I play Dungeons and Dragons, and Pearce doesn’t (…yet), so I asked him if he knew the D&D meaning of the phrase, and I then proceeded to nerdsplain to him a protracted and totally unasked-for description of what meat shields do in battle.

In case you also are not playing D&D (… yet): Meat shields, also known as tanks, are your brawny fighter-character types, and their role is to stand on the front line and absorb enemy damage, because they have high enough hit points to be good at both delivering and receiving attacks.

Pearce described how he’d instantly gotten on board with the idea of using his position of privilege — young, white, male — to be the newsroom’s tank, to be a force for good.

And as far as actually being a meat shield?

“That effectively is a very good analogy for what the process is like.”

The LA Times, which was historically anti-union, was one of the last large, legacy newsrooms in the U.S. that hadn’t yet unionized. So in a way, they were a hold-out.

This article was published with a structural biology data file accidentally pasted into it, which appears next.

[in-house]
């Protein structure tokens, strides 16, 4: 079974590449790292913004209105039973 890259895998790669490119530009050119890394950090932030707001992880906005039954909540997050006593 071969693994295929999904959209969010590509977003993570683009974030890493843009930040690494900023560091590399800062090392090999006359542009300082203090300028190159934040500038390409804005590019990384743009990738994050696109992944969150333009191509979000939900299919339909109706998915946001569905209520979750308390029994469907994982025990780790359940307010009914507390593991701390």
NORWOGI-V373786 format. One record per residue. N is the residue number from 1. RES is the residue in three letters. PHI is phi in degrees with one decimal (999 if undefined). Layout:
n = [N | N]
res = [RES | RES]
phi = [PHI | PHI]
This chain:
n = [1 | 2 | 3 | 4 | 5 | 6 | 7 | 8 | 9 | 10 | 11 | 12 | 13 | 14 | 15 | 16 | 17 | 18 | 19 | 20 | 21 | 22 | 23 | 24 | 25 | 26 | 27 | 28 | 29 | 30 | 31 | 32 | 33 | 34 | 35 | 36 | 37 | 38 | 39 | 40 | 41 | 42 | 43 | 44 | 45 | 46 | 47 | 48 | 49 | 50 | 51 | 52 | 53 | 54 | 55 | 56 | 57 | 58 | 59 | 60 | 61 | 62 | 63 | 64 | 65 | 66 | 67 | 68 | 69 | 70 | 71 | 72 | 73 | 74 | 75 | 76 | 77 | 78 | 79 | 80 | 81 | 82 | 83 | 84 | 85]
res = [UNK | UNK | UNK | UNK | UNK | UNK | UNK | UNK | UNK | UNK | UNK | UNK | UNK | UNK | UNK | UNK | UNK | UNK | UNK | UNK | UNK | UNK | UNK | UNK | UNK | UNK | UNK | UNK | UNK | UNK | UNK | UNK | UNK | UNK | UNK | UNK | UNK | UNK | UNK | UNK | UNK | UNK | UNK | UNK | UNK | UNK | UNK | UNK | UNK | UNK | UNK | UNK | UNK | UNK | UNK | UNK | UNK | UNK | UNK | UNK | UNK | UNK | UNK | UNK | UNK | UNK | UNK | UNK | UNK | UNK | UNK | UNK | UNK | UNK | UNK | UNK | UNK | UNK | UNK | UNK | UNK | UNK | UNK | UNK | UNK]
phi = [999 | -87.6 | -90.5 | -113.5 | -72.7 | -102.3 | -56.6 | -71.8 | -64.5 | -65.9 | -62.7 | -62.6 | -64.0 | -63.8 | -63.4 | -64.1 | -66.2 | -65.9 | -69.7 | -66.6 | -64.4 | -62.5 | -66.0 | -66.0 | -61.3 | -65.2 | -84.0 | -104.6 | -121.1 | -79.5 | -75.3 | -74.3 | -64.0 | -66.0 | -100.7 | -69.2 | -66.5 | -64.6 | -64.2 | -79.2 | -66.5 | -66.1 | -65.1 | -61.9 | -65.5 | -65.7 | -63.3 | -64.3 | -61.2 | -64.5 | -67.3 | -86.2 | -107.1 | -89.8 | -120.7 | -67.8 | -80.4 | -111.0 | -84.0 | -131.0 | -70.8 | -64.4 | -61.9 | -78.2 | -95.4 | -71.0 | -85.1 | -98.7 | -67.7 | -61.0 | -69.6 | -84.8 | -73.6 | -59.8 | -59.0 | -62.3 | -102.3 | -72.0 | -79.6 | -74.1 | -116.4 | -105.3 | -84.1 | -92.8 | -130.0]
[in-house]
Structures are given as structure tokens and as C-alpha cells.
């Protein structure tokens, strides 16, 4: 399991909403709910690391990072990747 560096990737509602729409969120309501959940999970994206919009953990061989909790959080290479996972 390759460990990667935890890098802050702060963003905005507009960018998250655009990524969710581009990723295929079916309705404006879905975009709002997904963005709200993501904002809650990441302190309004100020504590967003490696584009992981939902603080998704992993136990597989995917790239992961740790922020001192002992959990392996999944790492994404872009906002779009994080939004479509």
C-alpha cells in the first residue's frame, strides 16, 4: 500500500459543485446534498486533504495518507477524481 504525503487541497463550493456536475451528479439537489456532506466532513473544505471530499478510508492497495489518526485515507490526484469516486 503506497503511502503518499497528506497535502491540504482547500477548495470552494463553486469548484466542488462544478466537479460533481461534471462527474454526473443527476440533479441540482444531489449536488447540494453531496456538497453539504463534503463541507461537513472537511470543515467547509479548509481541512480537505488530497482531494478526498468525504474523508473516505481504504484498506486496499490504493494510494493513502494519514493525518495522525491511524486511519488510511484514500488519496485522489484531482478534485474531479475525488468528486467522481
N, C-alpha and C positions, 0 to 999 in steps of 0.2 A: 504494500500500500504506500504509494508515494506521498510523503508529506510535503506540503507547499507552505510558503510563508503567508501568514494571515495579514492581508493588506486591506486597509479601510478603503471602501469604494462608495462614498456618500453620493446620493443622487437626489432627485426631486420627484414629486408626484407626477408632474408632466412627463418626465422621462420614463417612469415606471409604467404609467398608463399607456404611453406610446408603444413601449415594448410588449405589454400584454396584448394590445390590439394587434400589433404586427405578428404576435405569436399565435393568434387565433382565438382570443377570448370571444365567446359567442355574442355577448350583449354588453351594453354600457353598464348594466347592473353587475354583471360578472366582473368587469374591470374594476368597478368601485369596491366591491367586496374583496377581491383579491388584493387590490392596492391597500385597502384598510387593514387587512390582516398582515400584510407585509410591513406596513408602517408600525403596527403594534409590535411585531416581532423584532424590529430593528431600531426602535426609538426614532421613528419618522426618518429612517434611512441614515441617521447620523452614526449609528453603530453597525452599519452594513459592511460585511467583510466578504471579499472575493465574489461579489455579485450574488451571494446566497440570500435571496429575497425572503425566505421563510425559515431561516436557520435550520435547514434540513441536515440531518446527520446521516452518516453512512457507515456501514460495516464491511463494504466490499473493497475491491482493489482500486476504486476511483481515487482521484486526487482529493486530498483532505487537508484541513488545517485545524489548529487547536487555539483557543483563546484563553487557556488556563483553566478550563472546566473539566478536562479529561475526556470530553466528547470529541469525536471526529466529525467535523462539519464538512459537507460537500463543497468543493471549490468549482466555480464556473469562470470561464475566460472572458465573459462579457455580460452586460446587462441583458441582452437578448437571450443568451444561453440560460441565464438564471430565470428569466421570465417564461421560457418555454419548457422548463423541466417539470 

There were holdouts within the newsroom, too — notably, the photography department — but Pearce said it was interesting how the unionizing process functions a bit like a political campaign: whipping votes, the union running its propaganda, and the company running its propaganda, too.

“The body chemistry of the workplace actually changes, because you’re introducing this whole new enzyme that really shifts everything energetically,” Pearce said.

“I guess I would call that the sniffly nose of the body politic.”

He said they were aided by the fact that they had been owned by a large corporate chain that had branded itself the starkly unmelodious Tronc, now reverted to their original brand, Tribune Publishing, which thank god because: "Hello, thank you for calling Tronc, how may I direct your call?” Nowhere good, I’m guessing.

(Pearce didn’t come right out and say Tronc was the Mucinex of the equation and complete his sniffly nose metaphor from above, but I feel confident in assuming we were both thinking it. all right. send tweet.)